Tuesday, July 21, 2009

English for Historians

Stephen Pyne shares his experience of trying to help history grad students learn to write.

I hear rumours all the time of history profs thinking about the trade market for history books. If your discipline is so specialized that even your colleagues are not interested in what you write, where else can you go for some love (and fame and even a few dollars?)

The August-September Beaver is just out with my brief profile of China specialist Timothy Brook of UBC, recently the author of the international success Vermeer's Hat: The Seventeenth Century and the Dawn of the Global World. As he says of history students, "we don't give seminars on how to craft readable historical writing. It's just not what we do, and I think it's too bad." The whole story is in the print edition only for the moment -- get to the magazine rack.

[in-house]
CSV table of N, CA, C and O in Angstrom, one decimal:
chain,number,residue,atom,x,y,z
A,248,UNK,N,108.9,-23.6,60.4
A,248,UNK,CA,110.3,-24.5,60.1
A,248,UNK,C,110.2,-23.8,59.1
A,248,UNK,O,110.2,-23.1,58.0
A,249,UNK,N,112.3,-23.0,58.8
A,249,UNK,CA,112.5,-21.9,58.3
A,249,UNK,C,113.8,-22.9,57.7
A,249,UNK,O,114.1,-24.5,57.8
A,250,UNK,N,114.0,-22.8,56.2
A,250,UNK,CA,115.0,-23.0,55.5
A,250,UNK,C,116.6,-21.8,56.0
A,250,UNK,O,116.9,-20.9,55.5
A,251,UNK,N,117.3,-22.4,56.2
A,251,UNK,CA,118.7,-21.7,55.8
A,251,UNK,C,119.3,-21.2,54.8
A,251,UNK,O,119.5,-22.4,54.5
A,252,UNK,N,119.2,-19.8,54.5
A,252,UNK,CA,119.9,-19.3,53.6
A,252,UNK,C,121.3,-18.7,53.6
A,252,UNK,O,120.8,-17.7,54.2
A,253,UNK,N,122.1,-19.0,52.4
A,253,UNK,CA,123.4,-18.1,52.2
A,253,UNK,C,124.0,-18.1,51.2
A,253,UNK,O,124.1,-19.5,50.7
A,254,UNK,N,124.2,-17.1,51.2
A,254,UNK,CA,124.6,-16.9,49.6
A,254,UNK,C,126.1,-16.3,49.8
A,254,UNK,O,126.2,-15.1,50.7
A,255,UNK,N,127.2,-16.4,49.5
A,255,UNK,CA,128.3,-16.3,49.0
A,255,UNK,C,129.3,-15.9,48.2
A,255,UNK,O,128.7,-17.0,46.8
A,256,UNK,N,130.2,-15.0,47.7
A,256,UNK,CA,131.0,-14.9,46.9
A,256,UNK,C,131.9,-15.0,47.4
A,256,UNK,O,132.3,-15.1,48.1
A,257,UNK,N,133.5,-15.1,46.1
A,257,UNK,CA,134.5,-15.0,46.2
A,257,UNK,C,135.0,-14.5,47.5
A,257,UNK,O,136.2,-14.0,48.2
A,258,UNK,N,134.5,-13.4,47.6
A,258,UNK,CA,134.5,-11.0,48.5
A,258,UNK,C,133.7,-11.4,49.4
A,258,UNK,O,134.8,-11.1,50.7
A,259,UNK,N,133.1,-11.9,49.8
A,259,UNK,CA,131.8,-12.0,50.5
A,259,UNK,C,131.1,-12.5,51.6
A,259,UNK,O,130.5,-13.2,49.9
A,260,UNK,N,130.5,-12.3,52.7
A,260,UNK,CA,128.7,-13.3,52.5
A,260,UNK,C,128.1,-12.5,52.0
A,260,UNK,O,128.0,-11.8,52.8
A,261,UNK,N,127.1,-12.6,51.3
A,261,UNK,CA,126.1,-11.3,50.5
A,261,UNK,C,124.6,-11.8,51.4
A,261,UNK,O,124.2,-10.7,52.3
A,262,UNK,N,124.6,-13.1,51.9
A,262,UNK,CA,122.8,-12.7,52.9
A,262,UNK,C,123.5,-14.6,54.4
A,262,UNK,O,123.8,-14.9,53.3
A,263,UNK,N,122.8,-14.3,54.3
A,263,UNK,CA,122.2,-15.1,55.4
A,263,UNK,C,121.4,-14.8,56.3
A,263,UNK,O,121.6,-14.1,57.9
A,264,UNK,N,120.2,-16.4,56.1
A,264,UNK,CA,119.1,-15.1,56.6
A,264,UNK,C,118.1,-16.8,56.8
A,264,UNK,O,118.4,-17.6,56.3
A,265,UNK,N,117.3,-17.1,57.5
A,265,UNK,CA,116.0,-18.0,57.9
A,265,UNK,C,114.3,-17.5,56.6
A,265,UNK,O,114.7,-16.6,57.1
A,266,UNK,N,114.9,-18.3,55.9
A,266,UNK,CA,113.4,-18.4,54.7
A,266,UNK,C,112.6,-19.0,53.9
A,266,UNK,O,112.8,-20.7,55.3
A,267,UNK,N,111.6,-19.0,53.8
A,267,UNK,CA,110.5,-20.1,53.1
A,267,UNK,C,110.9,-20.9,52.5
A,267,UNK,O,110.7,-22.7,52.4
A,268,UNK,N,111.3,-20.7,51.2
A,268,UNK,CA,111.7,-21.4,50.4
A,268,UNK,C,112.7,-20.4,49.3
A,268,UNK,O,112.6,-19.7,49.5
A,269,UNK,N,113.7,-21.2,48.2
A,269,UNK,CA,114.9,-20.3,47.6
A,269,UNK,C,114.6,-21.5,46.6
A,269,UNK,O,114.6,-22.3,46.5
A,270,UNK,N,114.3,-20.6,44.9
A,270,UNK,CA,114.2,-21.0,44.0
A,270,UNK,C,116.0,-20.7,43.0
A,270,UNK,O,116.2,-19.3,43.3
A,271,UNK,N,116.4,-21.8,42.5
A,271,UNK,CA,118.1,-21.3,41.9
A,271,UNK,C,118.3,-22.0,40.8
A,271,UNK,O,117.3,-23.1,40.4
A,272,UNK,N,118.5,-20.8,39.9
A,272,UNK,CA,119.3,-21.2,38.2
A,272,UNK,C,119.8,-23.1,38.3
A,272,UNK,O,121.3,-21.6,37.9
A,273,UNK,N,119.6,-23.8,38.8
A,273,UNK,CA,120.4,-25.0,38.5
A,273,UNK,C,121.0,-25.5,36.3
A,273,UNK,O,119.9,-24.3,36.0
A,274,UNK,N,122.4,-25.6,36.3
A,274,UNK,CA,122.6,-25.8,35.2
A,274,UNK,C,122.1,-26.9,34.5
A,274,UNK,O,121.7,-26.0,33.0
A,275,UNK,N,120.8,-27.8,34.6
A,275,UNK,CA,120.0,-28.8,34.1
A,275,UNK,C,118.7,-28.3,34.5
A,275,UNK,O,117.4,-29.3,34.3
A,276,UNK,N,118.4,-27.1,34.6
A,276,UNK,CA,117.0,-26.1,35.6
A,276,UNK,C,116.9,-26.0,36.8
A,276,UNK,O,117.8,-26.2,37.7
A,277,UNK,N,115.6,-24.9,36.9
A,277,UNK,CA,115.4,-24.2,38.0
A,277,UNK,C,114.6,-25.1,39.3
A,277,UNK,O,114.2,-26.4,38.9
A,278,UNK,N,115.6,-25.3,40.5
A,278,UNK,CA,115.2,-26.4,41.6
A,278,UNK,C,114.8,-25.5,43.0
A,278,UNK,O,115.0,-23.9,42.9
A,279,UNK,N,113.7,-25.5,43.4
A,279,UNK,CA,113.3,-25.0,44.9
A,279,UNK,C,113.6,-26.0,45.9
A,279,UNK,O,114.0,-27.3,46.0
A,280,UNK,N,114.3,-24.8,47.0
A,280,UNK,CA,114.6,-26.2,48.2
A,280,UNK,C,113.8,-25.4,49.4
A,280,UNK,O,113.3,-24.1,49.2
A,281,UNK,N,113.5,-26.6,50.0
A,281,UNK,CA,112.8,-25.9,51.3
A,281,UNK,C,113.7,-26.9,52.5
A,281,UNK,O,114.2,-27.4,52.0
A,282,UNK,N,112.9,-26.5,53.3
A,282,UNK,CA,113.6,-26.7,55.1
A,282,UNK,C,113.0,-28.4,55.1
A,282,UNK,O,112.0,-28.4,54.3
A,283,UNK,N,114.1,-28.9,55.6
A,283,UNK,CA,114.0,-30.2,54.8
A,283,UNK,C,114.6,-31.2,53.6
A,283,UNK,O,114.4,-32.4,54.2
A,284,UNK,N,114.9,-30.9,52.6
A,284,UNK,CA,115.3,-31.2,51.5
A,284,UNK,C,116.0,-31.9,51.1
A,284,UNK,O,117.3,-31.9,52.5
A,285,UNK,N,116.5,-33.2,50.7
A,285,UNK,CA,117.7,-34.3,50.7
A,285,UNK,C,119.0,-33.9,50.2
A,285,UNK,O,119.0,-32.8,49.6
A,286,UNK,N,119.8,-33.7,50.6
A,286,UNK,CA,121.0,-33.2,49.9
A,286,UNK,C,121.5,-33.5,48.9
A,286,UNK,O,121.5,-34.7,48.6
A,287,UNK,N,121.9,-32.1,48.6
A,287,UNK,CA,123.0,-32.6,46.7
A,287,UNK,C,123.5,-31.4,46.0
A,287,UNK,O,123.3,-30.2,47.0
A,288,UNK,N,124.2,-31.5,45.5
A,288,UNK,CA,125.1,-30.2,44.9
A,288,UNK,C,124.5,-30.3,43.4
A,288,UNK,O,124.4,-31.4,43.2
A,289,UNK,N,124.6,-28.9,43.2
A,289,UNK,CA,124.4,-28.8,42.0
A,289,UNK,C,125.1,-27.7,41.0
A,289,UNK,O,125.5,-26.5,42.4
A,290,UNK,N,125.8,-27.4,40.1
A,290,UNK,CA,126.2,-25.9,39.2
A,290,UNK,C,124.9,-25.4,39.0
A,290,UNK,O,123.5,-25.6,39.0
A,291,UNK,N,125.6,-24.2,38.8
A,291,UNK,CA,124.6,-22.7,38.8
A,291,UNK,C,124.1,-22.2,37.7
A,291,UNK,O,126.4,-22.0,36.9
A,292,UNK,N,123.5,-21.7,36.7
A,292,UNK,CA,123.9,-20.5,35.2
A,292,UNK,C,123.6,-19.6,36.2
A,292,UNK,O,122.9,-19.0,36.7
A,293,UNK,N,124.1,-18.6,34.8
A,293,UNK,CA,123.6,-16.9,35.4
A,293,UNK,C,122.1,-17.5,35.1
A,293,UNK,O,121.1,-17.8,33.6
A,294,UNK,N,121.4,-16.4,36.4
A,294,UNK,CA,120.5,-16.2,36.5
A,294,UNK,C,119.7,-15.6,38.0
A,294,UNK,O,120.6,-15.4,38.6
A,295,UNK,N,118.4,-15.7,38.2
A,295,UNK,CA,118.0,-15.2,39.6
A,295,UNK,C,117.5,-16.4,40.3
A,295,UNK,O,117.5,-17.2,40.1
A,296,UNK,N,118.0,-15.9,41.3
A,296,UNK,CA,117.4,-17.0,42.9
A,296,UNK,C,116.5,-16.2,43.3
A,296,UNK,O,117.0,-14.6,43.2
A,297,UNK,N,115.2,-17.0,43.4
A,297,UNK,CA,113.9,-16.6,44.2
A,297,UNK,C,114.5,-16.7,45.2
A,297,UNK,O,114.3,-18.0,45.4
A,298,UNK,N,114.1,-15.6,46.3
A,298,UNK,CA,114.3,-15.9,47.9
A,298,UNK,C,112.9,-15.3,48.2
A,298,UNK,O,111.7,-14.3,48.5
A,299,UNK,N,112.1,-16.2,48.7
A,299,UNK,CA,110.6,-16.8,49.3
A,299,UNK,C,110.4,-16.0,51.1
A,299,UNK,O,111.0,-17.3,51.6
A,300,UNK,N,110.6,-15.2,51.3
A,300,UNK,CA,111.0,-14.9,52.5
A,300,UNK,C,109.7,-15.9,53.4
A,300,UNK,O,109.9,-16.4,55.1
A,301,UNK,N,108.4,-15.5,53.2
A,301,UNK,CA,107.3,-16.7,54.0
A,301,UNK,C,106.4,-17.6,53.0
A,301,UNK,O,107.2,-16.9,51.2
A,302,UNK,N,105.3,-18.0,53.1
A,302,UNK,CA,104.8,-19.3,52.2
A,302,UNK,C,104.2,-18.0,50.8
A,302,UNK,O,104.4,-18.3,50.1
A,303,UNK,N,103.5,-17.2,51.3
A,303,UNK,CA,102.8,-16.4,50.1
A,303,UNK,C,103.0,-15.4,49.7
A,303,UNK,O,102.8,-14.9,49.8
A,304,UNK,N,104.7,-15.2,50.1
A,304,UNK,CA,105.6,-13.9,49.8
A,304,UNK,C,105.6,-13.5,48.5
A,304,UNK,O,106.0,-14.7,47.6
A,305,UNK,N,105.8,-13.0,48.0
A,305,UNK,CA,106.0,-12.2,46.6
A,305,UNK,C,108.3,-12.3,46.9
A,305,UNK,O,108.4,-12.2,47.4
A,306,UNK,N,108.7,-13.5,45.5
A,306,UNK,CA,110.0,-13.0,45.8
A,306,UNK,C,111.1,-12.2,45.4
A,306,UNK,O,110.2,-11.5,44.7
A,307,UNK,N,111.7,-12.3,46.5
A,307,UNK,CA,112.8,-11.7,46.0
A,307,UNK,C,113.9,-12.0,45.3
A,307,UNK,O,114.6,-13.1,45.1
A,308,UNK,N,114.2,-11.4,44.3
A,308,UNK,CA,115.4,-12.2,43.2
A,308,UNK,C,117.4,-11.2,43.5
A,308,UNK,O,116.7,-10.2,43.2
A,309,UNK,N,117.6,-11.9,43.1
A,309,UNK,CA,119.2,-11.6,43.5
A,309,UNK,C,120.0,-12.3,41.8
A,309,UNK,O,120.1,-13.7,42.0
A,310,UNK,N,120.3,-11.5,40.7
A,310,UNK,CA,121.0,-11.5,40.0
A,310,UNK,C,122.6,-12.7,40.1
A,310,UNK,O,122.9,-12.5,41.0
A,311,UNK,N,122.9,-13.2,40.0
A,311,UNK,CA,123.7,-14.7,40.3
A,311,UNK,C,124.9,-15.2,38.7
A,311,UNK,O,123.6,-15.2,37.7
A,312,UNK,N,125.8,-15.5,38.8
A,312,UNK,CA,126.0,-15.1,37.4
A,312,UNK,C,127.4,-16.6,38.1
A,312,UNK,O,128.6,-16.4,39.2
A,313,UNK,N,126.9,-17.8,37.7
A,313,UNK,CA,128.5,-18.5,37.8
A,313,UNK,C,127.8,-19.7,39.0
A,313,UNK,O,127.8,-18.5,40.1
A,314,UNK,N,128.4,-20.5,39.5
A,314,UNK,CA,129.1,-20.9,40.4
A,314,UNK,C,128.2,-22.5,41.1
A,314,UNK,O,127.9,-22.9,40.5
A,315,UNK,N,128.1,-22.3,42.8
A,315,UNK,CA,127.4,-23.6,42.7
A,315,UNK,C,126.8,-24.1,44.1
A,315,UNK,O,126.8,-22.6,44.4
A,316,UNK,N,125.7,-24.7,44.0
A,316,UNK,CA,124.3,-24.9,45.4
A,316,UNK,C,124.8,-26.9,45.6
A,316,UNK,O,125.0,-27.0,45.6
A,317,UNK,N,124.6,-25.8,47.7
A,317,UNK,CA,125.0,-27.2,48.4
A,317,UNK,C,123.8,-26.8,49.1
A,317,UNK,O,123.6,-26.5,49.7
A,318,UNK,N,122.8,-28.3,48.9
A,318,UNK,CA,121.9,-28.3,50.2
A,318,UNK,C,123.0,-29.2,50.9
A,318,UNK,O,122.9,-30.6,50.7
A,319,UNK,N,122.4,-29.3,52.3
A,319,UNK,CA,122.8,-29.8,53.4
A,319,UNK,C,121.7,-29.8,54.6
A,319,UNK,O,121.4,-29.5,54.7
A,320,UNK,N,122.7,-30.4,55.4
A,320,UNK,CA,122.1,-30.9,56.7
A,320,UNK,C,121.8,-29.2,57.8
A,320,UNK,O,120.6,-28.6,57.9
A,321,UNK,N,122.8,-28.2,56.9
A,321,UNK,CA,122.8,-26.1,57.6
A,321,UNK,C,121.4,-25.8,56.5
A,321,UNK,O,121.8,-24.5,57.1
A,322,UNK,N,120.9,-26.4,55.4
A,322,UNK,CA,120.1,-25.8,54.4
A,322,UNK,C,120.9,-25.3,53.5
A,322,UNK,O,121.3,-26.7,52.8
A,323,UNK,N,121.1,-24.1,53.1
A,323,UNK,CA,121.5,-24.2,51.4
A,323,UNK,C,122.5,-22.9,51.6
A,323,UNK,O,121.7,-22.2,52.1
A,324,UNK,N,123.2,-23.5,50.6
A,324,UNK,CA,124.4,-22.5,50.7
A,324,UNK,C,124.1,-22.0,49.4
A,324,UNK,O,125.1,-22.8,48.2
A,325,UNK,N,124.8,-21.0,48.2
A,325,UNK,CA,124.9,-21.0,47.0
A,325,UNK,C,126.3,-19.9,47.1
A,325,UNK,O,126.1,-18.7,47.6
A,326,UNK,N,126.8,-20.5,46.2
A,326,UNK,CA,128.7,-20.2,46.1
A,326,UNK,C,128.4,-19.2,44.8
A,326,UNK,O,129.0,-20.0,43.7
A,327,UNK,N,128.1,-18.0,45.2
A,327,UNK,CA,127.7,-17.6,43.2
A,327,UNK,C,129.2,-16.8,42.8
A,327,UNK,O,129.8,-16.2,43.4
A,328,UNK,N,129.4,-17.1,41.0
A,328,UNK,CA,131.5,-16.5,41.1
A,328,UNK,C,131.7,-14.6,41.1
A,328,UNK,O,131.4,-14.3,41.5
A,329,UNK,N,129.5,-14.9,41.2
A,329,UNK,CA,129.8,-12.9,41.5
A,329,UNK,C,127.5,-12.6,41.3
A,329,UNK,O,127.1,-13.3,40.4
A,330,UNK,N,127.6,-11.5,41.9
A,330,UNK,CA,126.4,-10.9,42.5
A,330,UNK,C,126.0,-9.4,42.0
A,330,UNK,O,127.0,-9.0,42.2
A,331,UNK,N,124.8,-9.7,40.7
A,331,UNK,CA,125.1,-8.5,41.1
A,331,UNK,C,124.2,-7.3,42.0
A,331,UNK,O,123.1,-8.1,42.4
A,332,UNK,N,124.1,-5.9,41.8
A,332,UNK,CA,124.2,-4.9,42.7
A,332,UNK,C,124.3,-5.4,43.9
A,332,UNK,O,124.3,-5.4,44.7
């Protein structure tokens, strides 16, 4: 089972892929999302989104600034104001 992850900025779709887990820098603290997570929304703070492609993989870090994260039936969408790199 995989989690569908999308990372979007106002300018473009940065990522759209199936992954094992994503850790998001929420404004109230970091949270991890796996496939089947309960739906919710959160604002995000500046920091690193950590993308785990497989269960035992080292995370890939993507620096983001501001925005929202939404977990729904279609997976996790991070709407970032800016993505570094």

I'm more ambivalent than you might think. For sure, being able to write clear and fluent prose should be one of the hallmarks of an educated person, and that kind of mastery should be among the goals of a liberal education. It's the undergrads who should learn to write in school, and that so many do not is one of the university's great failings.

But specialist academic scholars, it seems to me, should have the freedom to write b books that are difficult, technical, hard-to-read -- and important. (It's all the difficult, technical, hard-to-read unimportant books that are the real problem in scholarship, not the dearth of pop histories.)
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